Skateboarding limitations up for debate at Covington City Council


Posted on April 15, 2014 at 6:39 PM

Updated Wednesday, Apr 16 at 7:29 AM

Ashley Rodrigue / Eyewitness News
Email: | Twitter: @ashleyrwwl

COVINGTON, La. - Patrick Brooks skates his way to and from work in downtown Covington daily. That's why when he heard the city wanted to make that, and other skateboard activities illegal, he was floored.

"Most of it is just mode of transportation and some kids on the sidewalk having fun trying to do tricks," he said.

Skater Ryan Foret, who's teaching the tricks of the trade to his two boys, says the news made him reconsider calling Covington home. "Very surprised and shocked because it's transportation,” he said. “So it'd be the same as if you heard they were going to ban bicycles."

The ordinance went before city council Tuesday night prohibiting skateboarding on public property, like the Trailhead, the Justice Center parking garage and city-building parking lots. But it also prevents skating on sidewalks and streets, especially in the downtown historic district. The ordinance was pulled from consideration.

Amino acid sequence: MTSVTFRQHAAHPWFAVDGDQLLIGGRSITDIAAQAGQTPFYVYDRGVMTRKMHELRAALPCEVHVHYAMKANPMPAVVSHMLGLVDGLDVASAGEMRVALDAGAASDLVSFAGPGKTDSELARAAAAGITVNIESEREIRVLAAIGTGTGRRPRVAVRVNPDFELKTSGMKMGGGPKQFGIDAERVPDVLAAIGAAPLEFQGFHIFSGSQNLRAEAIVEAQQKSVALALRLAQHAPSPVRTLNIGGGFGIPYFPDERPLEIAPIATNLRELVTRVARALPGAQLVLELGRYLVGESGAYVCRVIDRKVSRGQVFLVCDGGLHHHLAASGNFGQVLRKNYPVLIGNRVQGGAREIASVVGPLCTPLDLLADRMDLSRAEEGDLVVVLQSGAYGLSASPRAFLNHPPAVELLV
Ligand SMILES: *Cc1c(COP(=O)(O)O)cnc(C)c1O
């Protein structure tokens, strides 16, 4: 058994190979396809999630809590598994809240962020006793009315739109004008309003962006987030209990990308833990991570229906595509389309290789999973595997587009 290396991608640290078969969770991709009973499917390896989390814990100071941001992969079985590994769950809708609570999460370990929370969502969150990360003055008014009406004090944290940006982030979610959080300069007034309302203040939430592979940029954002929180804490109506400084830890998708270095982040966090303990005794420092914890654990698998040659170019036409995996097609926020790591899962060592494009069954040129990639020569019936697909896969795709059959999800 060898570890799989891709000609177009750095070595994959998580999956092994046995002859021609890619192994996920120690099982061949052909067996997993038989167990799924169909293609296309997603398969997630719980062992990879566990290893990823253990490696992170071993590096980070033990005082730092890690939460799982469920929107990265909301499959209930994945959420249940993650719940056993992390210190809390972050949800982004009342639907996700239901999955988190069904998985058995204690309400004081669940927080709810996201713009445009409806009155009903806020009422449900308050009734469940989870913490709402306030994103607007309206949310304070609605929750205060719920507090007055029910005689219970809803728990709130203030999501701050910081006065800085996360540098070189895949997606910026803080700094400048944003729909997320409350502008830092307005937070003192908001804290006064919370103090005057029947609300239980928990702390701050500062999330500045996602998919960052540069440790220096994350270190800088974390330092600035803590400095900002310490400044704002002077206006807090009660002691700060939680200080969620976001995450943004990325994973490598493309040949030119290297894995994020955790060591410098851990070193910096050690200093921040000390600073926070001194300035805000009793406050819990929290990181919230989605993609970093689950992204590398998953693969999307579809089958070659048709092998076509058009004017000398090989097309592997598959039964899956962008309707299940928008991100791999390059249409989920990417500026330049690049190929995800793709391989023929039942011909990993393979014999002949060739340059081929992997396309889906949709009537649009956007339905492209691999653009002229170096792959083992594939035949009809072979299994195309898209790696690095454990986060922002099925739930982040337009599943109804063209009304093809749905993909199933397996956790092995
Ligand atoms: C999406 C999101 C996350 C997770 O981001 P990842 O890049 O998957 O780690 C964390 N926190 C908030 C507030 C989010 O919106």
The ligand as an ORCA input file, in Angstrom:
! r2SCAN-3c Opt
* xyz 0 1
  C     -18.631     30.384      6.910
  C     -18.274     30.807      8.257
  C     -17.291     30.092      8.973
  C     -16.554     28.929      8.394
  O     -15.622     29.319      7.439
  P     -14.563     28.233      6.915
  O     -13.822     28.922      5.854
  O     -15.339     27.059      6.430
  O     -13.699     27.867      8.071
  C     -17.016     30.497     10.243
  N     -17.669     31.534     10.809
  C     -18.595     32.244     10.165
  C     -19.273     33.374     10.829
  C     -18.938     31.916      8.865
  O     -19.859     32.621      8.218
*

Area skaters banded together and spread word of their objections.

Tuesday night, they rallied through the streets on their way to bring their fight right in front of the council.

Foret said, "The more restriction you give to somebody, the more they're going to want to rebel so it's a bad idea all around."

After hearing the public's response, leaders started reconsidering some of the elements of the ordinance.

"I'm not going to address, and ask the council not to address streets and sidewalks and such,” said Mayor Mike Cooper. “I think there's a common understanding where skateboarders can skate and bicyclists can bicycle and pedestrians can walk."

Cooper says he’s been encouraged by so many taking part in the democratic process and he never intended for skateboarding to be outright banned. Many involved say that makes them hopeful.

Brooks said, “We're definitely willing to listen to the city council and see what they have to say about it, and like the mayor said, hopefully we'll find something that's palatable for everybody."

Cooper says he’s also working with the area recreation district on a possible future skate park. Skaters say having an option like that would help them avoid current issues.